Krunchie Killeen adds poems to this blog as he composes them
Wednesday, 10 June 2015
Jeremiah O'Donovan Rossa (10 Sep 1831 to 29 Jun 1915)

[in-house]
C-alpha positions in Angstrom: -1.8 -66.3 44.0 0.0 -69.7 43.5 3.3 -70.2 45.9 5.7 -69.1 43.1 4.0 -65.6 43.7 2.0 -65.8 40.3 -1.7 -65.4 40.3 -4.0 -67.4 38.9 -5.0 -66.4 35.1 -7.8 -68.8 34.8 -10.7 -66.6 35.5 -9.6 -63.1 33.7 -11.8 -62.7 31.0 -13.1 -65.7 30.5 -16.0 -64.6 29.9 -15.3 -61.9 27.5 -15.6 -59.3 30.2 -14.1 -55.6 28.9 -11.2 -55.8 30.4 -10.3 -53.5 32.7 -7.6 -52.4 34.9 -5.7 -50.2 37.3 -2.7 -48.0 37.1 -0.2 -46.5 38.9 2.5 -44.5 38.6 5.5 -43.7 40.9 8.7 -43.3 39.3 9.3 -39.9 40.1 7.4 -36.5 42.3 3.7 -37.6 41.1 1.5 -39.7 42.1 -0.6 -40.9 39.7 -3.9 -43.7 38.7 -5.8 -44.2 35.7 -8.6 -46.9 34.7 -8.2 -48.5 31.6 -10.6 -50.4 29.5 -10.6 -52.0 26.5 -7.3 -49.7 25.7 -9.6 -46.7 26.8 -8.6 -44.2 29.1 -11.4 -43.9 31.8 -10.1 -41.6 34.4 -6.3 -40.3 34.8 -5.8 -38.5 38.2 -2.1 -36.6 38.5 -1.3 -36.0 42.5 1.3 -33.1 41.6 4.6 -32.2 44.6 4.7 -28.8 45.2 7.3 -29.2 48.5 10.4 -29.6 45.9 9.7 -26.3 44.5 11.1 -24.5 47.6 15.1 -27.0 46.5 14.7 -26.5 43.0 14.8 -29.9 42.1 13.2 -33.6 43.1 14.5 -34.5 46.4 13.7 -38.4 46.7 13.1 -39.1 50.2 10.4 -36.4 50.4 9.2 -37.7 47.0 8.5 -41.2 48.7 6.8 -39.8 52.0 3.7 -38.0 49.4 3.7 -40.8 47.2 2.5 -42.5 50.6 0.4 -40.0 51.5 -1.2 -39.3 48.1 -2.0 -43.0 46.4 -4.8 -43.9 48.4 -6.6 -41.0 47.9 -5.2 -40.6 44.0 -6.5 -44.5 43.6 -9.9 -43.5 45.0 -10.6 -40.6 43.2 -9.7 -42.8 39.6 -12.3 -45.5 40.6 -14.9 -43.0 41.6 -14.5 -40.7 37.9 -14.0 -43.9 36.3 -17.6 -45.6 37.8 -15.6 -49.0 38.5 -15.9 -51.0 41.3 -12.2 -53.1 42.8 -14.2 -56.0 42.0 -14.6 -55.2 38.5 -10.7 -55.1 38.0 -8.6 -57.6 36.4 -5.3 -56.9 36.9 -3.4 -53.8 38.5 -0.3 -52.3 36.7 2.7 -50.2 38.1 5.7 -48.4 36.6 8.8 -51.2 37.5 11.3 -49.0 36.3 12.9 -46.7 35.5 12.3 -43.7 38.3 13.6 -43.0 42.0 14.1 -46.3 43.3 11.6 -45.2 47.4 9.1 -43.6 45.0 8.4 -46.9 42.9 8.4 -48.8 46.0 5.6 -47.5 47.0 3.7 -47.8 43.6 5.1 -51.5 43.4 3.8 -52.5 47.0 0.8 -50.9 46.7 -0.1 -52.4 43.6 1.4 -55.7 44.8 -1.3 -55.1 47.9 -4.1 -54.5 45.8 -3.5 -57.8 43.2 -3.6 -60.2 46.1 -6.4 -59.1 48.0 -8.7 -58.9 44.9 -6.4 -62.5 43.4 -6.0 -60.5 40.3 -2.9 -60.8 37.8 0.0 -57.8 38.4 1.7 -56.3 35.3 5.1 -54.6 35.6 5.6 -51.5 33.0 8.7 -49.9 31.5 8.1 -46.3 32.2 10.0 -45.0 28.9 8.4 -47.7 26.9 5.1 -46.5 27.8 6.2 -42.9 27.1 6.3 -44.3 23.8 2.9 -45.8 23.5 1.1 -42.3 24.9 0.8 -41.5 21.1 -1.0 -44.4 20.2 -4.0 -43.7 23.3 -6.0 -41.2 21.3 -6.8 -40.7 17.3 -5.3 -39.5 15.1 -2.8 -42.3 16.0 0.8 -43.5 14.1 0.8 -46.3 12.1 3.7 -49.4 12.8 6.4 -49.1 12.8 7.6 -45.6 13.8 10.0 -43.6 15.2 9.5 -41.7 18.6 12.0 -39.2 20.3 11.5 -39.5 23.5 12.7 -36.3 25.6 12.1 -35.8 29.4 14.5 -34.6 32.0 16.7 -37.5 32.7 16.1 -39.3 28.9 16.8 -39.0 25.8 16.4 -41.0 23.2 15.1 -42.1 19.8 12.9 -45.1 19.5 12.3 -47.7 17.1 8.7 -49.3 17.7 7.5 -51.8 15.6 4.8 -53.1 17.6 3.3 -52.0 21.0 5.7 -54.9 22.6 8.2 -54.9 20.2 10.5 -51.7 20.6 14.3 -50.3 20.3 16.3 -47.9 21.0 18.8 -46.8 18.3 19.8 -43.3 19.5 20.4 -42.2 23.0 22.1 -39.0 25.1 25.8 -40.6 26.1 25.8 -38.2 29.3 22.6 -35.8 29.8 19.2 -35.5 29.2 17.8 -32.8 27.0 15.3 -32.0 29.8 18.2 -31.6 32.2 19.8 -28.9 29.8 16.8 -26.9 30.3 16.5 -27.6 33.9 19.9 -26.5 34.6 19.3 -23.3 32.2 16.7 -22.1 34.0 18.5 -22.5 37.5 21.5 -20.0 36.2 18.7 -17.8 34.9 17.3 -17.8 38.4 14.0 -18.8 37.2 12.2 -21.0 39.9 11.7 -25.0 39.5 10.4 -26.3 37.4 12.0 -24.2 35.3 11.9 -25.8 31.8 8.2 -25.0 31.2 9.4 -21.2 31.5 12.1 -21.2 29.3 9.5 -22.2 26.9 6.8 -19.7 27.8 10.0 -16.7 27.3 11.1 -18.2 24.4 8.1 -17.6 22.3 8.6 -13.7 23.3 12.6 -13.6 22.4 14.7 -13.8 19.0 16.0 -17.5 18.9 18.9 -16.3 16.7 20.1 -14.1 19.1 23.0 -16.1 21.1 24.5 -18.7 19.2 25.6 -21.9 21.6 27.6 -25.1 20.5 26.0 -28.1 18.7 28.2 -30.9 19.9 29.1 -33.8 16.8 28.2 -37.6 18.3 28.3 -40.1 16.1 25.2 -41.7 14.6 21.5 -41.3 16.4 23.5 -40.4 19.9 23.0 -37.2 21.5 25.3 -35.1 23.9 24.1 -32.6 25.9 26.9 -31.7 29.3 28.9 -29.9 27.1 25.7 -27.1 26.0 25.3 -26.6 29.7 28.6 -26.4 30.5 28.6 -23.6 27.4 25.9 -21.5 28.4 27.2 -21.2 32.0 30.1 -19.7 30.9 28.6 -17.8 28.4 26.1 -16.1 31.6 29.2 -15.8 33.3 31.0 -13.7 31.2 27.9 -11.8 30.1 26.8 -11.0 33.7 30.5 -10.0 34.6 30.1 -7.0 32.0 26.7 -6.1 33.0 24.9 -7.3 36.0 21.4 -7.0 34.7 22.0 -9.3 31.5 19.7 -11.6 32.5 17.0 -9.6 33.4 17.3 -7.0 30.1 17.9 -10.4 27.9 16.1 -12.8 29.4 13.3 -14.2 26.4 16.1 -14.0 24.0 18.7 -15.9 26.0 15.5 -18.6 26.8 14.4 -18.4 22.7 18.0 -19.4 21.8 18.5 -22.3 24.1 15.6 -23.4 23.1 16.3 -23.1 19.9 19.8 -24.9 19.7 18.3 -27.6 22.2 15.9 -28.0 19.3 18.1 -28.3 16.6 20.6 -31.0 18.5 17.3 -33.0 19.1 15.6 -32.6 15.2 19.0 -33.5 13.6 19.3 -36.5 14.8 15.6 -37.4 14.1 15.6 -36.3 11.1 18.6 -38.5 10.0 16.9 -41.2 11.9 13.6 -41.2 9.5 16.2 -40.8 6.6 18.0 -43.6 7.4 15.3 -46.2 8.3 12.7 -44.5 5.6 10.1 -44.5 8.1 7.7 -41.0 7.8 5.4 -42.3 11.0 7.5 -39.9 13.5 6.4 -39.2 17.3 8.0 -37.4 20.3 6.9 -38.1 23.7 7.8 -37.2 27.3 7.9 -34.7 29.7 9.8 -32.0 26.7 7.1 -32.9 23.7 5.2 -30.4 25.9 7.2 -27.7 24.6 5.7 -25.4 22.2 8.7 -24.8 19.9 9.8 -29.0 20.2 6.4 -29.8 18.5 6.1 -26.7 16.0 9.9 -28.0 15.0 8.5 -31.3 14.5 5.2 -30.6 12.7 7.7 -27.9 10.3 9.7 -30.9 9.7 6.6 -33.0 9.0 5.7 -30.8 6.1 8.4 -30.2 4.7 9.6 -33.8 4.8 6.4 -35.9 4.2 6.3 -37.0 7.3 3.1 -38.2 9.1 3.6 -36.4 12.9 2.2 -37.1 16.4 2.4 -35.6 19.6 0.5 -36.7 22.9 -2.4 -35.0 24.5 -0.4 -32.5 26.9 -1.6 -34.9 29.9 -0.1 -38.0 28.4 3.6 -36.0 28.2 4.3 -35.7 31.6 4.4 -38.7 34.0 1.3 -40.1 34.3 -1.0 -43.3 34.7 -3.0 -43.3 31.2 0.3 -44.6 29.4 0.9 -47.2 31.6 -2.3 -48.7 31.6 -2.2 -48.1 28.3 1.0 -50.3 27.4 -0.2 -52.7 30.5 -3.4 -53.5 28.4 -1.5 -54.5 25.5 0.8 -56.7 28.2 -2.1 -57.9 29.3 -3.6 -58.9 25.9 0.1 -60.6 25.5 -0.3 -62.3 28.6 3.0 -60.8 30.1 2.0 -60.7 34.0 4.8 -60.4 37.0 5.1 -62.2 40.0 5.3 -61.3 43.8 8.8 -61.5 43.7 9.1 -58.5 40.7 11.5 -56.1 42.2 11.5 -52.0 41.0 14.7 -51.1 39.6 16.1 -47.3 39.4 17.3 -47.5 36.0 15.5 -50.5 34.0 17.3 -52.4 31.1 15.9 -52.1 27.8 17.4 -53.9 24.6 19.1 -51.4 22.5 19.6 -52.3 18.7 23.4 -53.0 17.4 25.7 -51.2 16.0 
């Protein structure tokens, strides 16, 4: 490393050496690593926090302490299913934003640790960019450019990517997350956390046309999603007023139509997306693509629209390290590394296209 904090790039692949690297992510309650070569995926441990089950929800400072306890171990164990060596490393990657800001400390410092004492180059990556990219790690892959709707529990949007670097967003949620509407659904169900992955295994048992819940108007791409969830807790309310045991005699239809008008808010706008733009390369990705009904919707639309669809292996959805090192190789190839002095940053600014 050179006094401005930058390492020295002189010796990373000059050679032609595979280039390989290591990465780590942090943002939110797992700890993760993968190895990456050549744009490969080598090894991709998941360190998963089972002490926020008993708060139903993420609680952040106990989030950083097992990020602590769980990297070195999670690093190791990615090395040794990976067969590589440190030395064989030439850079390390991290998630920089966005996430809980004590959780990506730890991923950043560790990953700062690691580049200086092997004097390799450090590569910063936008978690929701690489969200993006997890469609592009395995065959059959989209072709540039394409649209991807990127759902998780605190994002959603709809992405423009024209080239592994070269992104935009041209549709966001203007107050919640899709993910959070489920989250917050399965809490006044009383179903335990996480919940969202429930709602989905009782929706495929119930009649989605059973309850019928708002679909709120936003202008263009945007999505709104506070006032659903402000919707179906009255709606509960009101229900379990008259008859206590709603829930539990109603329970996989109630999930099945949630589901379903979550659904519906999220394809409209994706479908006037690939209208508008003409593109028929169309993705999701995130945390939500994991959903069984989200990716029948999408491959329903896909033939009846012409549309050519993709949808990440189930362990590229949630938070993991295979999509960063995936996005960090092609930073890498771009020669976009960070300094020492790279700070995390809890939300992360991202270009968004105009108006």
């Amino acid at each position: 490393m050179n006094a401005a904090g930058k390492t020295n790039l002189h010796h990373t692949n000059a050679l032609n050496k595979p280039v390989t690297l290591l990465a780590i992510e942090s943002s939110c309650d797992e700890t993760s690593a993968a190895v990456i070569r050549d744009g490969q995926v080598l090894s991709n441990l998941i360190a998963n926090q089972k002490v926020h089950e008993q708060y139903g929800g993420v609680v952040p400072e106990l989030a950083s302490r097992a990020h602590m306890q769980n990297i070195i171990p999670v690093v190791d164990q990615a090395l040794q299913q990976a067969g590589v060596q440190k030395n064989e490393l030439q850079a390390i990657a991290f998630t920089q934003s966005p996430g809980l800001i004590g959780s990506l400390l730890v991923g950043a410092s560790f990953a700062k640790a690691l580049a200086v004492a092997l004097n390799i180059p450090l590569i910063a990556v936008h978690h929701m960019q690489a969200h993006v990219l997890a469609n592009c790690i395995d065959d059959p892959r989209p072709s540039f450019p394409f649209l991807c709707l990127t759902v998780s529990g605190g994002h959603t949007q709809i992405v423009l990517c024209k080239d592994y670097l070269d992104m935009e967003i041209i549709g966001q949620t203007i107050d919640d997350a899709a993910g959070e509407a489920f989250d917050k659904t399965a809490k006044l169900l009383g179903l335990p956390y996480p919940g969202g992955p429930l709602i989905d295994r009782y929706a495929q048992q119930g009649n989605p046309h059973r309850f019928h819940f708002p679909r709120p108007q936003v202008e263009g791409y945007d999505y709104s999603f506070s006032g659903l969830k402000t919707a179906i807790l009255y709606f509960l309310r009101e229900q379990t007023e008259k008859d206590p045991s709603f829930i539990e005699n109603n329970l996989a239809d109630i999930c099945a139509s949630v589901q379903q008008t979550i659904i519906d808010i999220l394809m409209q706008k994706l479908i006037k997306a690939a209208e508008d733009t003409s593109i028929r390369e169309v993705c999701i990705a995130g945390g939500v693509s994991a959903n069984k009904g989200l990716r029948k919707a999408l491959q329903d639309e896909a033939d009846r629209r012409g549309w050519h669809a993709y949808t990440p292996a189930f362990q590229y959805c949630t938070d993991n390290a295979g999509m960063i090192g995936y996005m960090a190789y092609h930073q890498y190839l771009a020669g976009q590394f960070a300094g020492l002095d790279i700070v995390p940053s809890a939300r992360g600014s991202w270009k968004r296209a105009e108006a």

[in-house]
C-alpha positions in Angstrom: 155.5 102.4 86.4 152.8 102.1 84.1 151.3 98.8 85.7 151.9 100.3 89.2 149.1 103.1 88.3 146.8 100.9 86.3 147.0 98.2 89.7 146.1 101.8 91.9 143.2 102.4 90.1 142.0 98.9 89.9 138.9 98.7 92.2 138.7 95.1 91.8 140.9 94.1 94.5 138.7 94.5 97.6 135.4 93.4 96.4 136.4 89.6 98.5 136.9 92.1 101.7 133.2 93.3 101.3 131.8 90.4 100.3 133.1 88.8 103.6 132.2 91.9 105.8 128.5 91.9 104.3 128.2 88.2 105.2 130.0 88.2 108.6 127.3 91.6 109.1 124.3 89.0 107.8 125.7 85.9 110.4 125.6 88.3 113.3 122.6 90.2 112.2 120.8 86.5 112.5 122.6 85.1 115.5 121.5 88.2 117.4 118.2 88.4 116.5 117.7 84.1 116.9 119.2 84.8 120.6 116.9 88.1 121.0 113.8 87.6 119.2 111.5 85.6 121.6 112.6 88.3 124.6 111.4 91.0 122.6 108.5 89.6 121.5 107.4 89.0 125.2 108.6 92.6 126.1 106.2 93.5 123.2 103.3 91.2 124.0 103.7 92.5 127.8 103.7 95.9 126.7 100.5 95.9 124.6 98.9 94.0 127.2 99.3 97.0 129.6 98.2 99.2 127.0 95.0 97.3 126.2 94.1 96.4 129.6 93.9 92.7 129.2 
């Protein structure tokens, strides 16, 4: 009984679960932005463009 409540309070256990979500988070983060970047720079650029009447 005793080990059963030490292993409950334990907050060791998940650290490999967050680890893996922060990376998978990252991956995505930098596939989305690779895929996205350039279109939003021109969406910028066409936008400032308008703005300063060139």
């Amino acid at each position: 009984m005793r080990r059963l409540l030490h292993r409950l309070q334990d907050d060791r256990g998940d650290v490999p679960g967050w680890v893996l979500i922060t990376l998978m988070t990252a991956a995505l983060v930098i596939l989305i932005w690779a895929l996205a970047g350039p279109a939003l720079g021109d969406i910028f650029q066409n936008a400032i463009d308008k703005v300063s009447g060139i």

Jeremiah O'Donovan Rossa was just 14 years' old when the Great Famine occurred. His father died of malnutrition in 1847 and Jeremiah got a job working in his cousin's shop in Skibbereen, where he set up the Phoenix National and Literary Society, dedicated to working for the freedom of Ireland from English rule. This society became a branch of the Irish Republican Brotherhood, and Rossa became one of the staff of its newspaper, "The Irish People." Forewarned of a planned Fenian uprising, the government had the entire editorial staff of the newspaper arrested and imprisoned for Treason. Released from prison, in 1871, but banned from returning to these shores, (until the ban was lifted in 1890), Rossa went to the USA where he ran a hotel and spent the rest of his life organising the Fenians on the other side of the Atlantic and raising funds for terrorist campaigns in England. On his death, in 1915, his body was returned to Ireland and Patrick Pearse's oration at his grave-side was the greatest rallying cry for Irish rebellion. "Jeremiah" is an anglicised form of the name "Diarmuid," very common among the Donovans, the form used by the priests in Babtism, since there was no known Saint or Biblical character of the name "Diarmuid" or its usual Anglicisation as "Dermot." So, officially named "Jeremiah," he was known locally as "Diarmuid," and preferred this Irish form. He added "Rossa" to his surname (born in Rossmore, Reenasireena) to distinguish himself from the thousands of Diarmuid O'Donovans in Munster at that time.